The long held belief that Earth's water originated from comets is being challenged by new data collected by the European Space Agency's Rosetta spacecraft.

Rosetta, which successfully rendezvoused with Comet 67P in August after a decade-long journey, observed the icy comet in an attempt to better understand how the solar system formed. Water on the comet was measured, and new results published in the journal Science reveal the composition is much different than what's found here on Earth.

Chemical analysis on Comet 67P reveals the space water contains roughly three times more deuterium as hydrogen in water molecules on Earth. The leading hypotheses is that when Earth was formed 4.6 billion years ago, it was so hot that any surface water would have boiled off, yet water still covers two-thirds of Earth today. This lead scientists to believe water was essentially delivered here during collisions with comets.

However, the new data suggests the water vapor found on Comet 67P is "significantly different to that found on Earth." One theory is that the proportion of deuterium may have changed with distance from the Sun; it's possible as these comets came closer to Earth, the water composition may have changed to what it is now. Rosetta scientist Kathrin Altwegg believes the information eliminates the theory that comets were the source of water.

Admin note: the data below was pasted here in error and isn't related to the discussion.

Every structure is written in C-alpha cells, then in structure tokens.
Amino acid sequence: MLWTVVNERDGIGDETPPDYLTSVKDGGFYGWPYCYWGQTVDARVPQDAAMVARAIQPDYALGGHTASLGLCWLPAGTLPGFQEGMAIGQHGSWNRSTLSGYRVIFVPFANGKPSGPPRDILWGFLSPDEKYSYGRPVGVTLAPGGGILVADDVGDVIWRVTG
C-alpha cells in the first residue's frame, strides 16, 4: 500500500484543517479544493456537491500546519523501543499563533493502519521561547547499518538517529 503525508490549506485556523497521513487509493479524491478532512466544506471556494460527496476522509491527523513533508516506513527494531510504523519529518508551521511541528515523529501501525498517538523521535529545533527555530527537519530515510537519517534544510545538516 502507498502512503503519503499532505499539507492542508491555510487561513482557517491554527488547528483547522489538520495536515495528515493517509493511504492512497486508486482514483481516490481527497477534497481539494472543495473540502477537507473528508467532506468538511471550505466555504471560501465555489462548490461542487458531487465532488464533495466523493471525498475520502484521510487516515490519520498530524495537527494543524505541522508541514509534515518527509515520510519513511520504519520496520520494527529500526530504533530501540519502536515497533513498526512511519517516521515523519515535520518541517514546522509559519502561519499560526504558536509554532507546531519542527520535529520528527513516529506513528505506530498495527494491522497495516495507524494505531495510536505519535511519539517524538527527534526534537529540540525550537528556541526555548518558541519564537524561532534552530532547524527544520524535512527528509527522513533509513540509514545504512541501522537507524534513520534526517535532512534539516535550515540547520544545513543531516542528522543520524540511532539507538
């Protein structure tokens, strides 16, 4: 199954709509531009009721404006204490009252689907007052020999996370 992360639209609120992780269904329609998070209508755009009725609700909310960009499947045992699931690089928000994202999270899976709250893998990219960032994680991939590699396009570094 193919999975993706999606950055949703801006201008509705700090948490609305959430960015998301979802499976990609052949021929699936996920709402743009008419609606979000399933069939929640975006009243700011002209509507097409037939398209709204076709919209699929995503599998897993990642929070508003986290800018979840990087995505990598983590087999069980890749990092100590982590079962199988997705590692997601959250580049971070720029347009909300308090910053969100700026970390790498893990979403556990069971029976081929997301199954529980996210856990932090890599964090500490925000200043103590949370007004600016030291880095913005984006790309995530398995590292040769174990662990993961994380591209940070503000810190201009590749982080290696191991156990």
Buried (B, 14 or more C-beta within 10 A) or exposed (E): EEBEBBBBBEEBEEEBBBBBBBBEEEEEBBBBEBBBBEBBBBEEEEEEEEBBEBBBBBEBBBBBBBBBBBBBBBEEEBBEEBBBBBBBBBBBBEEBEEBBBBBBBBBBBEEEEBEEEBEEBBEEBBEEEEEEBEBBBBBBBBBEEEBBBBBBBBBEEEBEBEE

"We knew that Rosetta's in situ analysis of this comet was always going to throw up surprises for the bigger picture of Solar System science, and this outstanding observation certainly adds fuel to the debate about the origin of Earth's water," said Matt Taylor, Rosetta's project scientist.

Rosetta will continue to track Comet 67P on its orbit around the Sun throughout 2015. "We'll be keeping a close watch on how it evolves and behaves, which will give us a unique insight into the mysterious world of comets and their contribution to our understanding of the evolution of the Solar System," Taylor said.